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Current time:0:00Total duration:12:23

2015 AP Chemistry free response 2c

Video transcript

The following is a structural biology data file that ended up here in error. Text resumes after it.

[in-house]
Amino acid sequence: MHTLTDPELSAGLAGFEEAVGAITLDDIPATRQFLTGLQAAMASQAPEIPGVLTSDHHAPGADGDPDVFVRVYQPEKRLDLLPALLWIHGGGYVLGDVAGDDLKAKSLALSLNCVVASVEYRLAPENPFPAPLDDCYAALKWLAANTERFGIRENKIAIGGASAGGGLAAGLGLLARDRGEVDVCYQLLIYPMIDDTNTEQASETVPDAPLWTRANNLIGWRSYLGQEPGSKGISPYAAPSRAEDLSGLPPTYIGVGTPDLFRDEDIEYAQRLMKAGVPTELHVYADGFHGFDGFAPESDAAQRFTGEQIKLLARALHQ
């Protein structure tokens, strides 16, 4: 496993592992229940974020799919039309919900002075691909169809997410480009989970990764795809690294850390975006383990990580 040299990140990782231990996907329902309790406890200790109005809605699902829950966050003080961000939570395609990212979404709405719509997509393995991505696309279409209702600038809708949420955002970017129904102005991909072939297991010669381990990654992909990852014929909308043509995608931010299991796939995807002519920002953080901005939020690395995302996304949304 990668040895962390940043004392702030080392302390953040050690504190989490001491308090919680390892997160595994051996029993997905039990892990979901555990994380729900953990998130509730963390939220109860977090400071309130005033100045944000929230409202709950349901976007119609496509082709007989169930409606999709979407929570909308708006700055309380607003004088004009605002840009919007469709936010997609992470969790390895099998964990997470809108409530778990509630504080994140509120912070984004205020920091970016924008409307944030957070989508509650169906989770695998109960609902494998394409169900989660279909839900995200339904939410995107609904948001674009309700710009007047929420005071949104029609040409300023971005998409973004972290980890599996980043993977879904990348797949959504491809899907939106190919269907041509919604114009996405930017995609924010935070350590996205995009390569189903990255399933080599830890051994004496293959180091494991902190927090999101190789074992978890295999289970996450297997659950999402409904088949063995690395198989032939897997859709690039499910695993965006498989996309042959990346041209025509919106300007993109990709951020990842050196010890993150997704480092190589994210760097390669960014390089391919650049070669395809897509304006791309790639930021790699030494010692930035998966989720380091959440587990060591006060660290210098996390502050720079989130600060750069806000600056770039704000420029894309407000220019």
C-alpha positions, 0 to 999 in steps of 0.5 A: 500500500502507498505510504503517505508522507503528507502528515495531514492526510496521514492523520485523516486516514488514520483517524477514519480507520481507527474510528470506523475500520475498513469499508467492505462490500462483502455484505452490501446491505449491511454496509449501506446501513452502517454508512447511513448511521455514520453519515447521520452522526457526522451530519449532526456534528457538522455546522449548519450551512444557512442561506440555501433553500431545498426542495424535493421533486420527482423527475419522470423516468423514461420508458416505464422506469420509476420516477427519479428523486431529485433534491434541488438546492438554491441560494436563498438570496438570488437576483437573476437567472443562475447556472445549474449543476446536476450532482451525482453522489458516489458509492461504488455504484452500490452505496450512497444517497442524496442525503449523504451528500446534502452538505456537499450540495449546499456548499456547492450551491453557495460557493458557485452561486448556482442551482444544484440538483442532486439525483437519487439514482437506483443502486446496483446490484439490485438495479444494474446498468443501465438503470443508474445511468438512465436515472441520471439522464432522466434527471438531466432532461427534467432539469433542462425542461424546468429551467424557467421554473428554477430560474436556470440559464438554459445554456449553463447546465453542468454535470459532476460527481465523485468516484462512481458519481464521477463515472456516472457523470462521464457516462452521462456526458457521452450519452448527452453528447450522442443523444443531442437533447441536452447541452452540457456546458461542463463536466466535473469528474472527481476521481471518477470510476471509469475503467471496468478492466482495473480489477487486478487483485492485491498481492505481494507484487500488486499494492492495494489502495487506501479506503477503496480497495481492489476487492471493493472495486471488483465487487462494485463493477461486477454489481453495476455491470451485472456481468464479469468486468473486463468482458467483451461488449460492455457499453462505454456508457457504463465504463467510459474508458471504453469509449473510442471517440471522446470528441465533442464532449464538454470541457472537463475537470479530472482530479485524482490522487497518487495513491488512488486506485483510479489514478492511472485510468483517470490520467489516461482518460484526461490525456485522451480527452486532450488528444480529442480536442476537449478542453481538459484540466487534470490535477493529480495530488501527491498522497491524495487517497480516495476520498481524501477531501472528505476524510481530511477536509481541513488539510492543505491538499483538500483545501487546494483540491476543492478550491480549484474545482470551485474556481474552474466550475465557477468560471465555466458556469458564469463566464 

because the dehydration reaction is not observed to occur at 298 Kelvin the student claims that the reaction has an equilibrium constant less than one point zero zero at 298 Kelvin do the thermodynamic data for the reaction support the students claim justify your answer including a calculation of standard or change in standard Gibbs free energy at 298 Kelvin for the reaction so let's first follow us for a view what the students claim is the student claims that since the the reaction is not observed at 298 Kelvin that at that temperature the the the reaction the student claims that the reaction has an equilibrium constant less than 1.0 at 298 Kelvin that's their claim and if these idea if the ideas of equilibrium constant or Gibbs free energy are completely foreign to you I encourage you to review the videos on Khan Academy on Gibbs free energy and equilibrium constants if they're familiar to you but you're like okay I don't know all the formulas that might connect the information that's given in the problem and how to calculate Delta G and maybe how do we go from Delta G to equilibrium constants and figuring out whether equilibrium constants going to be greater than or less than 1 or equal to 1 the good thing is is that they give you all the formulas that you need it's on the first page of the free response section you just have to understand which ones are applicable and and what's actually going on with those equations so let's first of all think about whether we can what what let's think about whether we can calculate Delta G with the information that they've given and if you go to the first page on one of the formulas they give you and you might even remember on you know how do you figure out whether a reaction is spontaneous or not and how you could calculate Delta G based on the temperature the change in entropy and the change in Delta P the you get you have this formula right over here and I literally just copied and pasted it from what they give you when you take the test and so they give us the change in enthalpy for the reaction they give us the temperature 298 Kelvin they give us the change in entropy for the reaction this is the change in standard entropy change in standard enthalpy for the reaction and so using those we can figure out what Delta G is going to be and then we can say okay is it consistent is it is it greater than is it greater than zero which is consistent with the reaction not being spontaneous which seems to be what's observed and then how can we go from that Delta G to the equilibrium constant well we they also tell us that Delta G is equal to this second thing and this connects Delta G and the equilibrium constant and we know some things about R&T in fact we know exactly what R and T are if we need them so let's go ahead and and apply apply these equations right over here so you have actually let me just write all the information we have first so what is our change in standard enthalpy I have to figure that out we're gonna have to figure out what our change in standard entropy is going to be we know what the temperature is we know that that is 298 Kelvin and we could worry about our in a second if if we need to so up here when they gave us the reaction they gave us our change in standard enthalpy and our change in standard entropy at 298 Kelvin this is very convenient so our change in enthalpy is 45.5 kilojoules per mole our change in standard entropy is 126 joules per Kelvin mole so this is very interesting this is given in kilojoules this is given in joules and so we want to make sure that we're being consistent so let's let's just make sure everything is in joules so I'm gonna write this this thing is the same thing as 45,500 joules per mole for this reaction so let me write this down this is 45,500 this is 126 joules per Kelvin mole so this is this right over here is 45,500 joules per mole this is 126 joules per Kelvin mole and now we can figure out what the Delta G is going to be the Delta G is going to be equal to well our change in enthalpy is 45,500 joules per mole minus our temperature 298 Kelvin times are change in entropy times 126 joules per per Kelvin per Kelvin mole and notice the Kelvin and then the Kelvin those should both be capital Kay's it's a capital K cancel out and the unit's here gonna be joules per mole the unit's here gonna be joules per mole and then we just figure out the difference so let's let's let's do this I'm gonna get my let me get my calculator out and so this is going to be this is going to be when we multiply these two first you're gonna have 298 times 126 is equal to that and let's see I'm gonna subtract this from 45,500 so let me just make it a negative and add it to 40 5500 is going to be equal to is going to be equal to seven thousand nine hundred and fifty-two and if we want to stay and we want to stay consistent with how many significant digits or significant figures we have and it looks like it's pretty consistently three significant figures so we want three significant figures here so we could write seven thousand nine hundred roughly seven thousand nine hundred and fifty so our Delta G is approximately 7,950 joules per mole and the fact that this is greater than zero tells us that this is not going to be spontaneous at that temperature so it's already consistent with our observations and that's always a good reality check is are the things that you're seeing consistent with what the what the what the question is describing so Delta G greater than zero consistent consistent with reaction reaction being or not being spontaneous not being spontaneous spontaneous at 298 Kelvin and we in the videos on Khan Academy on Gibbs free energy we go into a lot more detail on what this is but one way to think about it is this is the energy the change in energy that's of to do work and so if you have more if you if your Gibbs free energy increases over the course of the reaction that means the products have more energy to do work and that means you have to put work into it in order for the reaction to actually proceed if your Delta G is negative that means your products have less energy to do work than your reactants which means that it can release that energy and it can do work and it can be spontaneous so this one it's greater than zero so it's not going to be spontaneous but that doesn't answer the question for us we want to we want to validate the claim that the reaction has an equilibrium constant less than 1 at 298 Kelvin and lucky for us they also give us the formula that ties our Delta G to our equilibrium constant and we know the other things we know are and we know T and we might not actually even have to think about them because we don't they're not even telling us to calculate the equilibrium constant they're just saying we'll validate that it's going to be less than 1 and so if we took 7,950 joules per mole is equal to negative RT times the natural log of our equilibrium constant well solve for the equilibrium constant let's see if I divide both sides by negative RT negative R T I'm going to be I'm going to get the natural log let me just write it this way the natural log of my equilibrium constant is going to be equal to 7,950 joules per mole over negative negative RT or you could say e this is just what power do I raise e to to get K or so you could say e to the negative 7,950 joules per mole over RT is going to be equal to K and we could actually calculate what this is we know which are to use we're dealing with jewels and moles so it would be this first gas constant right over here 8 point three one four joules per mole Kelvin but we actually don't even have to do that because we just have to validate that K is going to be less than one what happens if you raise e to a negative exponent and this is this is going to be a negative exponent this is positive that is positive this is positive we know it's 298 Kelvin positive positive so my entire exponent is going to be negative so negative so negative so you could say that K equals e to negative negative number I could just write it's kind of weird right the negative and then the negative number e to a negative negative number which must be less than one remember if if the exponent is 0 e to the 0 power is 1 e to anything positive is going to be greater than 1 and e to anything negative is going to be less than 1 let me be careful not less than 0 you actually can't get to less than 0 it's going to be less than less than 1 and so this by itself already validates the students claim if you want to go further you could just calculate that you could just say K is equal to e to the negative 7,950 joules per mole over over R which is what 8.314 joules per mole Kelvin 8.314 8.314 joules per mole Kelvin times 298 Kelvin those cancel out and joules per mole divided by joules per mole those cancel out and so you would get your number and actually let's just calculate it just just just for kicks just to really feel good about it and you can see this is going to be dimensionless and equilibrium constants are dimensionless and so we are going to get this is a this is kind of fun so let's see let's let's do this denominator first if you have 8.314 times 298 times 298 that's going to be equal to that and now we're dividing by that so let me take the reciprocal of that and multiply it by seven thousand nine hundred fifty-seven thousand nine hundred and fifty is equal to that now we want to raise e to the negative of that so let's make that negative and now let's raise e to that power so let's see who can raise e to that power so we just press that and there you have it this is approximately zero point four four zero I guess you could say so this is or four zero well let's just say four zero four so this is approximately approximately zero point four zero four approximately zero point we'd already forgot the number I have a bad memory zero point zero four zero four zero point zero four zero four and the whole rules of significant figures get a little bit trickier when you're starting to deal with exponents like this we're not gonna and they don't ask us to actually calculate the exact value but they're hopefully this makes you at least appreciate that the equal equilibrium constant is for sure is less than one